I got the impression that they expected to find themselves in some wild wasteland where a shaman with a tambourine anoints the patient's head with ashes to make him well. But they saw that we perform titanic work: around the clock, sometimes with limited technical capabilities, but using modern devices and various other things that make surgeon's work easier. They were helping a lot, we were exchanging experiences, suggesting something to each other. The Americans actually saw and learned a lot from us. Warm, friendly relations have been established with some of them, even sometimes we congratulate each other on holidays.

The one I remember best was a professor of pediatric thoracic surgery from North Carolina, whose name I shall not reveal. It was a great pleasue to work with him, and I realized for myself that surgery, in principle, is the same all over the world; surgeons have the same fears of complications or unusual situations. The inventive approaches like I mentioned above were used in the States as well, and their doctors have superstitions and fears of their own. That is, we are made of the same dough: although medicine is extremely well developed in the U.S., the essence is the same.

The Americans worked with us for about three or four months. They came to stay for two weeks, took a vacation at work and traveled at their own expense. The organization that brought them paid for their air tickets, and that was it. No salary, just volunteering, missionary work.

And each of them was really impressed, because they expected that no one here knows anything, but they saw something completely different and, to put it mildly, they were shocked.

- Did they compare that with things they saw in Iraq, Syria?

- You see, they did have combat experience, but that is completely different. A hospital comes there, is deployed in tents and works. But no one says that it is being deployed in a neutral foreign country protected with air defenses and aviation. Each wounded patient gets delivered to the hospital in a helicopter. No other country in the world, excepting us and our enemy has been dealing with such numbers, such huge flows of wounded paitients unseen from the times of WWII. Not a single one…

There were wars, conflicts, but none has seen the use of so many different types of weaponry... I remember one day we were working, explosions started, and we and patients went down to the basement shelter. Everyone began telling jokes in order to lighten the atmosphere, and one wounded border guard, an older man, says: "I've already seen everything except a submarine."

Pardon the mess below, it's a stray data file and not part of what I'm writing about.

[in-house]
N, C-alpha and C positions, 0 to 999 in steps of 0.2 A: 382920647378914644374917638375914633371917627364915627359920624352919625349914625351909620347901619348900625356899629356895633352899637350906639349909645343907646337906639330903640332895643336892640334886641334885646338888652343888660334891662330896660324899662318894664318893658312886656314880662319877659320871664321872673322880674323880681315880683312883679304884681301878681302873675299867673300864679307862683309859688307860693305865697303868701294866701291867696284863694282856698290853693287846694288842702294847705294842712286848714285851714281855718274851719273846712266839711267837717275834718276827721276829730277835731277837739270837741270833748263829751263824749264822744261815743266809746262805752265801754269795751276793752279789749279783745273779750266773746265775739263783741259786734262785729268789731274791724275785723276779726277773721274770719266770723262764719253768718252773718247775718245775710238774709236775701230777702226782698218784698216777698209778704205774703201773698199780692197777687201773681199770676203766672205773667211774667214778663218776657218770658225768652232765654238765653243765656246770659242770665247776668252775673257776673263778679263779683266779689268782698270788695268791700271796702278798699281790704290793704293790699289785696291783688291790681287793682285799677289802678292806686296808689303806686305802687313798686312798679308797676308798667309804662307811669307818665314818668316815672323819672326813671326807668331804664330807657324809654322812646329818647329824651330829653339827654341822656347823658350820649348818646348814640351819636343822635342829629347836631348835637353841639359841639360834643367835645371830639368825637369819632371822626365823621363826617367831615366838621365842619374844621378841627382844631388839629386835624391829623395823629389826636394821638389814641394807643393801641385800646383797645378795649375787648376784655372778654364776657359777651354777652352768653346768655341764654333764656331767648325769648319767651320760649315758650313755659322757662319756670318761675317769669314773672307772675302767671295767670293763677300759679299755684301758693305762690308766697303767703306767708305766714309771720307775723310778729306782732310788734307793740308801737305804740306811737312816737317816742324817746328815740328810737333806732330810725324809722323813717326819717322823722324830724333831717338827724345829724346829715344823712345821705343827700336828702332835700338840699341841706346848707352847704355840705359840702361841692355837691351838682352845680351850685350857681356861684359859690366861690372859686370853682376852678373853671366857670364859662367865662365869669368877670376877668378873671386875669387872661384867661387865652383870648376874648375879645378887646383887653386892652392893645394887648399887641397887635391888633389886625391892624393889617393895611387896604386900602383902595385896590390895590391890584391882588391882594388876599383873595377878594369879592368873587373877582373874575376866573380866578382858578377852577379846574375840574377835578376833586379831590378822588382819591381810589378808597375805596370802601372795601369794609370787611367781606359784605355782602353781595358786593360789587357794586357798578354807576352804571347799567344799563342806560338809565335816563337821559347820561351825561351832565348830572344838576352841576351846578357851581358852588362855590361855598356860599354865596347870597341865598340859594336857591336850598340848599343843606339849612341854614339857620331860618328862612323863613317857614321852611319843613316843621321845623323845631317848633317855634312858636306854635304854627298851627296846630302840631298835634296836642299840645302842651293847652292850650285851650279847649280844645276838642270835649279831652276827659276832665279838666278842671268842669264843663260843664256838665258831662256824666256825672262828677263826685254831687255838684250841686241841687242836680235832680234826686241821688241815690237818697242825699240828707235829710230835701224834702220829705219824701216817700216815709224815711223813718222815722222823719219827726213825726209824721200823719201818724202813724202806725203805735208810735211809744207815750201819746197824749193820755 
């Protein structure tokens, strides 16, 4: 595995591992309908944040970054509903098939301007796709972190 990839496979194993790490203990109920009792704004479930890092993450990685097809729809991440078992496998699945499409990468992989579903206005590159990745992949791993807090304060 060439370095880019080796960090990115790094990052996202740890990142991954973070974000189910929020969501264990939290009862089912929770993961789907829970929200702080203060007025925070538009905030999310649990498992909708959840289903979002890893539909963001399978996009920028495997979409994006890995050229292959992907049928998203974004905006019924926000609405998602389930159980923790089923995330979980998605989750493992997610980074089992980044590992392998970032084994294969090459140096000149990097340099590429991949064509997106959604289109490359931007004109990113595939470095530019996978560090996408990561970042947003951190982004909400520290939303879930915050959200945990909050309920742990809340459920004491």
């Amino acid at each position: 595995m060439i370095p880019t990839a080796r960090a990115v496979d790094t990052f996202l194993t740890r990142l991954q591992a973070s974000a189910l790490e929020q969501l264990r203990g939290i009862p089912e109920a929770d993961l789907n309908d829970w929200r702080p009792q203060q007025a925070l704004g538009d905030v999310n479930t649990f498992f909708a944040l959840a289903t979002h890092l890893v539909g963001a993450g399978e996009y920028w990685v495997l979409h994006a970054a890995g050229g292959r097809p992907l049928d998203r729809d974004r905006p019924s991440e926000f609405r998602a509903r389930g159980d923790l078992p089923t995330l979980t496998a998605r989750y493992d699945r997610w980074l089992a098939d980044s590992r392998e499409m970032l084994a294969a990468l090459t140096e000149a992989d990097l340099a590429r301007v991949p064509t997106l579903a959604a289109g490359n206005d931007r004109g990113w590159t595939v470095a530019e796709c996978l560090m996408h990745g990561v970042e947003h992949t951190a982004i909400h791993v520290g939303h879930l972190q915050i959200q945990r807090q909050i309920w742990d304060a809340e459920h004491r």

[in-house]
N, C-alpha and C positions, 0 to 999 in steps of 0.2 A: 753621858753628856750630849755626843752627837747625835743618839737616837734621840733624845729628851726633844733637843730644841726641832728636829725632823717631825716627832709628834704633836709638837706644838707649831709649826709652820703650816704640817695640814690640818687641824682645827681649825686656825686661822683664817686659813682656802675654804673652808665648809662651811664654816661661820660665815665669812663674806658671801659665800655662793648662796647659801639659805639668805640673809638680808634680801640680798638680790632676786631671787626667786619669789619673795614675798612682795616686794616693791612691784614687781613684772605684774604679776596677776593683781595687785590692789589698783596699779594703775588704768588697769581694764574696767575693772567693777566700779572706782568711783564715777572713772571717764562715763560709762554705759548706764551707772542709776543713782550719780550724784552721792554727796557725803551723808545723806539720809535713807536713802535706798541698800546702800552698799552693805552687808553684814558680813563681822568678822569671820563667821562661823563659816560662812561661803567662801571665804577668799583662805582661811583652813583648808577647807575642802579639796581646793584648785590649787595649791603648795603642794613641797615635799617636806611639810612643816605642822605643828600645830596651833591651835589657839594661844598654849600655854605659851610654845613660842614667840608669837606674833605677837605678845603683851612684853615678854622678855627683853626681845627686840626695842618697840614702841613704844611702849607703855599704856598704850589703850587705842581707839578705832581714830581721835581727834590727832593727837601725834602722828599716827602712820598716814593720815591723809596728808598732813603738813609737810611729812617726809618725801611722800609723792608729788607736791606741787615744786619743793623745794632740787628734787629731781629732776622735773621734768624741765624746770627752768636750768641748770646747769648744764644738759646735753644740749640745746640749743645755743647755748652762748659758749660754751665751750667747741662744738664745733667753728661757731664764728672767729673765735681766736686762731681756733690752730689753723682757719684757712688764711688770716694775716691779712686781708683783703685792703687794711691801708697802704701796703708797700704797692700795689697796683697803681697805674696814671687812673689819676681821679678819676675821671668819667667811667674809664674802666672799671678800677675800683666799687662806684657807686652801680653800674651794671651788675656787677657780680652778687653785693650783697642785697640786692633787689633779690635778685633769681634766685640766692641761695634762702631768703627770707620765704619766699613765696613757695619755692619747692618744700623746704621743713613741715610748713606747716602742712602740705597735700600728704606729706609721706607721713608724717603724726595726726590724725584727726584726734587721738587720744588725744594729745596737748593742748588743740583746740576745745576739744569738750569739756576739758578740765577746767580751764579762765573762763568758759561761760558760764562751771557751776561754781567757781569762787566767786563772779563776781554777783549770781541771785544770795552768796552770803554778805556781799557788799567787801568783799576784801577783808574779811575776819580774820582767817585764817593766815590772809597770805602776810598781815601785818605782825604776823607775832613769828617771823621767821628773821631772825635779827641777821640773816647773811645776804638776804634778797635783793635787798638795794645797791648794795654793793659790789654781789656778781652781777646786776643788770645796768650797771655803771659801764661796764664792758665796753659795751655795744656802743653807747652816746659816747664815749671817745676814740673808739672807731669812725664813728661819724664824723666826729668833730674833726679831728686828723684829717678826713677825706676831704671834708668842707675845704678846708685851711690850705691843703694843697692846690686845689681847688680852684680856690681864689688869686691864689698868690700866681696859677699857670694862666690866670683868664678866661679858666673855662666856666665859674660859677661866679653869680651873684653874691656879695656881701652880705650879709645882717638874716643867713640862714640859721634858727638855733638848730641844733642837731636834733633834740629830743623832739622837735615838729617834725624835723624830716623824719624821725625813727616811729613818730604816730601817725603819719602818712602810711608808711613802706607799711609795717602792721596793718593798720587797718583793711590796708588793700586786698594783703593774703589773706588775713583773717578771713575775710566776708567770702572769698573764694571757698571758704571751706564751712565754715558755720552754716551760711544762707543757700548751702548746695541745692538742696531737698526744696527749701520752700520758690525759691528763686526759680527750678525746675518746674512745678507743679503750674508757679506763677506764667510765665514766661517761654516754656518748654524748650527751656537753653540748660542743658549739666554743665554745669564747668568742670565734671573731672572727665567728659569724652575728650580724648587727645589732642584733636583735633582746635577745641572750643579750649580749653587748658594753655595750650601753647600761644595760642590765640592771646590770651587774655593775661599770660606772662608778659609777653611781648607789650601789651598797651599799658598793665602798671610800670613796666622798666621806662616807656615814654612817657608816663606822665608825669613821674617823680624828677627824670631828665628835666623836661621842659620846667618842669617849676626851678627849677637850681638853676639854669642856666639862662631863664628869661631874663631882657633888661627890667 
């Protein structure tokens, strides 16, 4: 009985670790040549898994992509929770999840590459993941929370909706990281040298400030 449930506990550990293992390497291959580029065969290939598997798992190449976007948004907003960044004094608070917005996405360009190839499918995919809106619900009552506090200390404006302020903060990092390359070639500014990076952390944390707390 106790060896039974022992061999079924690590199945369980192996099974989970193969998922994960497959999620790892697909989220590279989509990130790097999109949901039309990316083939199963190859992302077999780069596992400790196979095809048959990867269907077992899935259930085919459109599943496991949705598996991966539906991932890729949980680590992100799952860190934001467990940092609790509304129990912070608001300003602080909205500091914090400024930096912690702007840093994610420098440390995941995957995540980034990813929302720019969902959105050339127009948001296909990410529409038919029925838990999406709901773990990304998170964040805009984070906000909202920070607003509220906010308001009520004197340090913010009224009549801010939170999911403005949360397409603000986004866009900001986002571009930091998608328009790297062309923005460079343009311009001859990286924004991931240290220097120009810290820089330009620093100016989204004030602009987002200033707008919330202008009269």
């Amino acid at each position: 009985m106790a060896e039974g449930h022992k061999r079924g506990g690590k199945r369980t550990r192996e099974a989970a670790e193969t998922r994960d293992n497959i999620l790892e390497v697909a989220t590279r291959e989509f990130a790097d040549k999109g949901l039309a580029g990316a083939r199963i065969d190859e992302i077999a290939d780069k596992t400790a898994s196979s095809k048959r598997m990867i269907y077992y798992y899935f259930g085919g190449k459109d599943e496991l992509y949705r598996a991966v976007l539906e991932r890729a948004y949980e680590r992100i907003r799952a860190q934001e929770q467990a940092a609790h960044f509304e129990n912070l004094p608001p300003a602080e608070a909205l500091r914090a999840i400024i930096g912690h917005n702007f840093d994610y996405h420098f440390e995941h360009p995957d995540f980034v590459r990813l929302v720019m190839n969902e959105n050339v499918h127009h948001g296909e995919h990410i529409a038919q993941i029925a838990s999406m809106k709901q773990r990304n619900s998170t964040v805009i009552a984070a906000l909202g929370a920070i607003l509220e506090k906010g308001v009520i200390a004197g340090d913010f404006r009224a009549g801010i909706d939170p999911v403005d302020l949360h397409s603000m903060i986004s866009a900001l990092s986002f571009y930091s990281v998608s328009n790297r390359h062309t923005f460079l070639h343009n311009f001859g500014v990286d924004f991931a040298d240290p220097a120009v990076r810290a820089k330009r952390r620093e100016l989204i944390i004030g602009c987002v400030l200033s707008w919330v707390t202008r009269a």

- How did you work during air raid alerts?

- Well, we took certain measures, I won't name them, but everying was being well calculated, we were ordered to go down to the bomb shelter. But when, for example, a surgery is in progress, a wounded patient is on the table in an extremely difficult, unstable condition, you cannot leave him, because else he will die. Then two surgeons, an operating room nurse, and an anesthesiologist remain in the operating room, while others are allowed to go down to the shelter.

- That is, these doctors stay in place, risking their lives.

- At that moment, you simply do not think that you are risking something or not. You stand there, making a surgery, and then it goes bang-bang, everything shakes. Well, what's next? Windows remain unbroken, and you are working, you cannot leave. And whereas there is a serious patient in the intensive care unit who needs constant care, connected to various devices, then there is also a doctor who watches over everything. Well, that is, even if fighter jets fly somewhere or a package of artillery rockets land, the work always continues.

- It's hard to even imagine...

- Well, we lived in a basement for longer than eight months. When time permitted we went down and lived right there, in the dampness, in the dust and dark...

- How did the power blackouts during winter 2022-23 affect you?

- At that time we already had generators, we thought it all out in advance. The first blackout hit us after the Russians had attacked Kharkiv’s thermal power plant with missiles, when almost all of Eastern Ukraine went dark. By the way, it was on Surgeon's Day. So we were "having fun" by just finishing with a surgery on a severe wound in the abdomen. The main, critical stage of the surgery was done, everything was fine - and suddenly it got dark. Good thing we had specialized medical headlamps and battery-powered breathing equipment. Of course, batteries don't last forever, but in ten minutes’s time our people who were responsible for it started the generator and gave us light. Well, that is, there were no problems left.


- Lots of soldiers have passed through your hands. Could you compile an overall portrait of the Ukrainian Warrior?

- All people are very different, totally, in terms of education, age, and body constitution: fat, thin, big, tall, short... Just the people you see around you every day.

I estimate that our service members are aged at between 45-50 on average, and now it will probably be 50+.

For that matter, I would say that there are many women serving in the Armed Forces: both in armor units and in other combat formations. If we talk about a military hospital, there is probably half of them or more. There are fewer women in combat brigades, but there are those women who take part in active actions, who are fighting.

It should be appreciated that, at the beginning of the full-scale invasion, we had brigades that had been gaining combat experience since 2014. I believe that Ukraine was able to resist, in particular, thanks to these people who went through ATO/JFO and knew how to fight. At that time, many of them were released from service for various reasons, but I think that almost all of them came to military commissariats and joined their respective units in the first minutes of war. Like did, for example, the reservists who came to our hospital: on February 26, around 12 PM, they were already standing on my territory, waiting to see what tasks they would be assigned. These were doctors and nurses who arrived in two days, taking into account the time of travel, mostly from the West of Ukraine.